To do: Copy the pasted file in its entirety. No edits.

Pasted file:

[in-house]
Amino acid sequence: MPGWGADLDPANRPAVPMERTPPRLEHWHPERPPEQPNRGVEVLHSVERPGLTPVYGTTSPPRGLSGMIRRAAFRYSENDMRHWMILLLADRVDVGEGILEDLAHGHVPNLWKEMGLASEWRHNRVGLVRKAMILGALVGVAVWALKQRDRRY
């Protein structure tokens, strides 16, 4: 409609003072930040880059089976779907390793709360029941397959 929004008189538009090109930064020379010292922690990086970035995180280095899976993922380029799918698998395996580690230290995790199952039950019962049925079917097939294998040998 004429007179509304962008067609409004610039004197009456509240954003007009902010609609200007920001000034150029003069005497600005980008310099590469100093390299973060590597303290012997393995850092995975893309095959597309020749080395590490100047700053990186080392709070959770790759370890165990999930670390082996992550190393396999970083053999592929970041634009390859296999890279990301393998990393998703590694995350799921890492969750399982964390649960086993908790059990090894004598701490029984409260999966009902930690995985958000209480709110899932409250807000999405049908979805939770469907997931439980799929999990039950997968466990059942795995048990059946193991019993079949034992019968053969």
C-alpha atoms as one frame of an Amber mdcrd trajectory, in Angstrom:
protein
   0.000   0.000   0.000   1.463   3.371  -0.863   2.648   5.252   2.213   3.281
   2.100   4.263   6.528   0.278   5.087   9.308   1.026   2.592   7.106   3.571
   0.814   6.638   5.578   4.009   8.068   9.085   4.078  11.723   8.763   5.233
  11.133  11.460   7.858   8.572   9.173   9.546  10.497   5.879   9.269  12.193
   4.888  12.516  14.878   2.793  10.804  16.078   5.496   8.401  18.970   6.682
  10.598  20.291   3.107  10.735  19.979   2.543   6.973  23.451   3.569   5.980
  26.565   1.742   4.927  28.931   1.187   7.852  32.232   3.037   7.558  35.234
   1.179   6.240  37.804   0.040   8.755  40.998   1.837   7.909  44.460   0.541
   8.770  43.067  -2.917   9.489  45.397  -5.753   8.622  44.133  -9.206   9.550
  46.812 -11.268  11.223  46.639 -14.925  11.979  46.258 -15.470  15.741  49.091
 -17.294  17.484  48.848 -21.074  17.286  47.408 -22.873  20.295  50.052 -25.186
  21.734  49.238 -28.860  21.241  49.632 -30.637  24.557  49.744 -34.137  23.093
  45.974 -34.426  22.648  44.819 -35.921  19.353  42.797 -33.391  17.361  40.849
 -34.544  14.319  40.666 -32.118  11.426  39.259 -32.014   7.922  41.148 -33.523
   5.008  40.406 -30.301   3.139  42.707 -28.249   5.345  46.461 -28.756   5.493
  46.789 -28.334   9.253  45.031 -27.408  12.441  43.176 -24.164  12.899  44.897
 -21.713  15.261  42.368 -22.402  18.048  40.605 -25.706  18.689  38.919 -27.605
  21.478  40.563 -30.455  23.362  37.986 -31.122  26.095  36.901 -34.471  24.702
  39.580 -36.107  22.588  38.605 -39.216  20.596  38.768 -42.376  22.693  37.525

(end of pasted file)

[in-house]
Amino acid sequence: MPGWGADLDPANRPAVPMERTPPRLEHWHPERPPEQPNRGVEVLHSVERPGLTPVYGTTSPPRGLSGMIRRAAFRYSENDMRHWMILLLADRVDVGEGILEDLAHGHVPNLWKEMGLASEWRHNRVGLVRKAMILGALVGVAVWALKQRDRRY
């Protein structure tokens, strides 16, 4: 409609003072930040880059089976779907390793709360029941397959 929004008189538009090109930064020379010292922690990086970035995180280095899976993922380029799918698998395996580690230290995790199952039950019962049925079917097939294998040998 004429007179509304962008067609409004610039004197009456509240954003007009902010609609200007920001000034150029003069005497600005980008310099590469100093390299973060590597303290012997393995850092995975893309095959597309020749080395590490100047700053990186080392709070959770790759370890165990999930670390082996992550190393396999970083053999592929970041634009390859296999890279990301393998990393998703590694995350799921890492969750399982964390649960086993908790059990090894004598701490029984409260999966009902930690995985958000209480709110899932409250807000999405049908979805939770469907997931439980799929999990039950997968466990059942795995048990059946193991019993079949034992019968053969």
C-alpha atoms as one frame of an Amber mdcrd trajectory, in Angstrom:
protein
   0.000   0.000   0.000   1.463   3.371  -0.863   2.648   5.252   2.213   3.281
   2.100   4.263   6.528   0.278   5.087   9.308   1.026   2.592   7.106   3.571
   0.814   6.638   5.578   4.009   8.068   9.085   4.078  11.723   8.763   5.233
  11.133  11.460   7.858   8.572   9.173   9.546  10.497   5.879   9.269  12.193
   4.888  12.516  14.878   2.793  10.804  16.078   5.496   8.401  18.970   6.682
  10.598  20.291   3.107  10.735  19.979   2.543   6.973  23.451   3.569   5.980
  26.565   1.742   4.927  28.931   1.187   7.852  32.232   3.037   7.558  35.234
   1.179   6.240  37.804   0.040   8.755  40.998   1.837   7.909  44.460   0.541
   8.770  43.067  -2.917   9.489  45.397  -5.753   8.622  44.133  -9.206   9.550
  46.812 -11.268  11.223  46.639 -14.925  11.979  46.258 -15.470  15.741  49.091
 -17.294  17.484  48.848 -21.074  17.286  47.408 -22.873  20.295  50.052 -25.186
  21.734  49.238 -28.860  21.241  49.632 -30.637  24.557  49.744 -34.137  23.093
  45.974 -34.426  22.648  44.819 -35.921  19.353  42.797 -33.391  17.361  40.849
 -34.544  14.319  40.666 -32.118  11.426  39.259 -32.014   7.922  41.148 -33.523
   5.008  40.406 -30.301   3.139  42.707 -28.249   5.345  46.461 -28.756   5.493
  46.789 -28.334   9.253  45.031 -27.408  12.441  43.176 -24.164  12.899  44.897
 -21.713  15.261  42.368 -22.402  18.048  40.605 -25.706  18.689  38.919 -27.605
  21.478  40.563 -30.455  23.362  37.986 -31.122  26.095  36.901 -34.471  24.702
  39.580 -36.107  22.588  38.605 -39.216  20.596  38.768 -42.376  22.693  37.525